Born in Neamt, Romania on February 18, 1911, Constantin Antonovici graduated from the Fine Arts Academy in Iasi, Romania, in 1939. In 1940, he studied in Zagreb with the famous Croatian sculptor Ivan Mestrovici, until his master was arrested by the Italian fascists. Antonovici himself survived the imprisonment in Germany for his refusal to fight on the side of the Nazis, and after the war; he studied in Vienna with Professor Fritz Behn. During 1945 and 1947, Constantin Antonovici studied woodcarving in Tirol, then traveled to Italy and finally to Paris where he met Brancusi, with whom he worked until 1951. Constantin Antonovici was the recipient of the only certificate Constantin Brancusi ever offered to a fellow sculptor. Even though artists more famous, such as Isamu Noguchi, Henry Moore, Jean Arp and Modigliani, created in Paris and collaborated with Brancusi, no one worked closer with the master. Antonovici impressed Brancusi with his talent and his passion for sculpture.
Thirty-five years his junior, Antonovici captured the attention and the respect of the master with his talent, industriousness and perseverance. It has been said that Brancusi often gave up on famous sculptors because he did not consider them worthy. Antonovici, however, impressed him not only with the variety of the materials he used: wood, bronze, aluminum, marble, stone, plastic; but also with his artistic lucidity, and his ability to stylize and simplify to the fundamentals, allowing himself to discover the essential features defining a shape. With its capacity to see at nighttime, just like the sculptor during his process of creation, the owl was the central motif of Antonovici's work, and his obsession.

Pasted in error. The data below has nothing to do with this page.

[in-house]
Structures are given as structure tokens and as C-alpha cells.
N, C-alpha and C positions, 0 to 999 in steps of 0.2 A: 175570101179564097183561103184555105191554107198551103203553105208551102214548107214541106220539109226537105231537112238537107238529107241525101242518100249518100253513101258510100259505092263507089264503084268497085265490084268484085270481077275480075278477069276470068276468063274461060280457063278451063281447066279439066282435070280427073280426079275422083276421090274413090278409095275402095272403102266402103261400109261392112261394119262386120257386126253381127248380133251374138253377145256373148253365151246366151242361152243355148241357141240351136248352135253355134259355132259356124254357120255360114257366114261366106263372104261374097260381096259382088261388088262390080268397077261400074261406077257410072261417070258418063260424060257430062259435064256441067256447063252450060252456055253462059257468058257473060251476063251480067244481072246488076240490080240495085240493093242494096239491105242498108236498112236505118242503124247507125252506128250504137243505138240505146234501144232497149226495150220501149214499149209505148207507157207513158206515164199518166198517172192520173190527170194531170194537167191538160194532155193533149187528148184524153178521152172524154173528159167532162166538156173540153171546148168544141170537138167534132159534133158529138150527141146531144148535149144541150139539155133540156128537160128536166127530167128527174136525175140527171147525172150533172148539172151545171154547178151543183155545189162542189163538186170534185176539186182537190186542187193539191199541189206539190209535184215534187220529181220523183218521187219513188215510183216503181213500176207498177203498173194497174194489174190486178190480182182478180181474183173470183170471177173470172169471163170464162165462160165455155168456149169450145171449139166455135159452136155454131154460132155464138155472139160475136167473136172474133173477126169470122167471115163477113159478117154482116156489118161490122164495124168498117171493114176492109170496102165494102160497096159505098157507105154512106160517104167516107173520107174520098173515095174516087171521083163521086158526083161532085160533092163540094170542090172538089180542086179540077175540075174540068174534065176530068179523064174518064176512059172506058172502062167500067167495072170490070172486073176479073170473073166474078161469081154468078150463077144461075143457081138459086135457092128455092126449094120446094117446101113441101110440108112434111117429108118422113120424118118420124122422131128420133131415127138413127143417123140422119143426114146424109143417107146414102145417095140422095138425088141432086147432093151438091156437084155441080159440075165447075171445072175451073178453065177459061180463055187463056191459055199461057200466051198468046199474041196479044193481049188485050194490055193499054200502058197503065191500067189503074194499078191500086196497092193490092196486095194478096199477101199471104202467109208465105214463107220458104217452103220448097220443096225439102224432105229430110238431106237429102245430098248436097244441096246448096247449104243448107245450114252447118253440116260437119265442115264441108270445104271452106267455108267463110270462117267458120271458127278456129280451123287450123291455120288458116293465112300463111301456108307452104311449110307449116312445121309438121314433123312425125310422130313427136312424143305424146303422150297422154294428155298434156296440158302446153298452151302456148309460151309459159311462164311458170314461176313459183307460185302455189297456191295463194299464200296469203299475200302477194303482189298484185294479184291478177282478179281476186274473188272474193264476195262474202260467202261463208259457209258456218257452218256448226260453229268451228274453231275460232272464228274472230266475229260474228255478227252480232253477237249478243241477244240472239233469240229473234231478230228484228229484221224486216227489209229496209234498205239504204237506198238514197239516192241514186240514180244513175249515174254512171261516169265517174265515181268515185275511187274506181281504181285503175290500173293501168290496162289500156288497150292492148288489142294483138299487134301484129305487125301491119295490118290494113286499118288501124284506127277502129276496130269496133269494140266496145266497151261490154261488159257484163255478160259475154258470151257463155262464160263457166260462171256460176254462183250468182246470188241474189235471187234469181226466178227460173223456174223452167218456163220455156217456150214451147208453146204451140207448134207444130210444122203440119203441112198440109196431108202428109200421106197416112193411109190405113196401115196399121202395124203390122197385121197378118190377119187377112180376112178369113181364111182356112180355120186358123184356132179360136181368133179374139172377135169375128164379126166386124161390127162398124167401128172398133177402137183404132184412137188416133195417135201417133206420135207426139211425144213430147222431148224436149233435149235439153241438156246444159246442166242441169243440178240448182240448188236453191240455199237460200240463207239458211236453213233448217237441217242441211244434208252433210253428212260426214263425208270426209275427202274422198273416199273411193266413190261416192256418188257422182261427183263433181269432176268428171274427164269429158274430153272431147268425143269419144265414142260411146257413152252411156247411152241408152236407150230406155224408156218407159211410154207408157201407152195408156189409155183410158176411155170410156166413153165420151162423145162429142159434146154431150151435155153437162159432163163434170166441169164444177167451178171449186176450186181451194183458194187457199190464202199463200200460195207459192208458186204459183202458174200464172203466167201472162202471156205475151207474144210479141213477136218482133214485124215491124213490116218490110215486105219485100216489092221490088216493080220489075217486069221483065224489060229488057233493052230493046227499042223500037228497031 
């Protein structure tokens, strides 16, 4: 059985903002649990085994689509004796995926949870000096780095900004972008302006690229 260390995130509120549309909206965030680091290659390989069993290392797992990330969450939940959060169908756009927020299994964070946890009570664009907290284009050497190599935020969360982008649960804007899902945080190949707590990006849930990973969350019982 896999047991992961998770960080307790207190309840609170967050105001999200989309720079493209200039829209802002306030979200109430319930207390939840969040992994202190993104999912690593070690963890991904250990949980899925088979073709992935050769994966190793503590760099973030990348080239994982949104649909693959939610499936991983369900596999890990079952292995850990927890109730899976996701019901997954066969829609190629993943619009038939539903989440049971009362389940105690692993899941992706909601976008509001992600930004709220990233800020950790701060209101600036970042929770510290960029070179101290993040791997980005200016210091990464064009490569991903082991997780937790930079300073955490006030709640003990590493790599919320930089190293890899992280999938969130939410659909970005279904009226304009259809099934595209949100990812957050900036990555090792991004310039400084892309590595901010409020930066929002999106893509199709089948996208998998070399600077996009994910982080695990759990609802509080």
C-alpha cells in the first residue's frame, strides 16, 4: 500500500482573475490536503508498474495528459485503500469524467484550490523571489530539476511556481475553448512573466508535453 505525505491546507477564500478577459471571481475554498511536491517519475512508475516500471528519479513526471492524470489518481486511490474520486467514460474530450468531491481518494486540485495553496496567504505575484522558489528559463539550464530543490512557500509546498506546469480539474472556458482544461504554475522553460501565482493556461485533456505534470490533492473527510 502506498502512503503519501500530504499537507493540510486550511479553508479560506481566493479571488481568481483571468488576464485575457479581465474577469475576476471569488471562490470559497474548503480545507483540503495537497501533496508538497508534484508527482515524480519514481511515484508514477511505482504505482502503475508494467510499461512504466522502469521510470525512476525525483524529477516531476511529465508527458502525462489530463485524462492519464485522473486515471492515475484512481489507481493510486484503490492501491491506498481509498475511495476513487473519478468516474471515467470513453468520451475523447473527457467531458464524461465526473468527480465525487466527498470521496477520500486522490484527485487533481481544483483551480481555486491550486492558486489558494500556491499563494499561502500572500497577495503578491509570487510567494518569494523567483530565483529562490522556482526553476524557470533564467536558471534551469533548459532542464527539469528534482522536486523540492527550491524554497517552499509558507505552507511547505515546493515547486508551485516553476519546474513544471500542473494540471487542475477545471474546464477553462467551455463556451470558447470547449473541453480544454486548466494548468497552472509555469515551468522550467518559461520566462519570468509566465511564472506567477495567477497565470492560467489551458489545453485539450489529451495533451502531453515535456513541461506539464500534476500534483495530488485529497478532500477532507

Antonovici moved to the United States in 1953, where he was lent a studio by the cathedral St. John the Divine, sculpting in order to support himself. During this period he created mostly ecumenical works, such as the marble lid of the coffin of Bishop William Manning, a stone cross on the Amsterdam Avenue side of the cathedral, 30 m. from the street level, and portraits.
In his studio, Antonovici left approximately 100 sculptures, from the fifties, sixties, and seventies, which had won numerous competitions. During his lifetime, he participated in countless exhibitions in France, Italy, Romania and the US, and showed his work in private collections as well. He was a member of the National Society of Literature and The Arts, International Platform Association and the National Sculptural Society and received an honorary medal of the Academy of Brazil. His bust of Dwight Eisenhower is part of the White House collection. Other classical busts carved by him include Voltaire, Ludwig van Beethoven, Charles de Gaulle, Bishop William Manning, Ciprian Porumbescu (a Romanian composer), Brancusi, Homer, Moses, Mefistofel, Dali, Paulette. His work was reviewed and praised by numerous art critics including Alain Bosquet, Georges Boudaille, Michelle Seurier, Fritz Spitzer, Donelson F. Hoops and Ralph Fabri.
Constantin Antonovici died on Feb. 5th, 2002, in New York City. His work is in the permanent collection of the Kreeger Museum, Washington DC. A catalogue raissonee of his work is being elaborated now.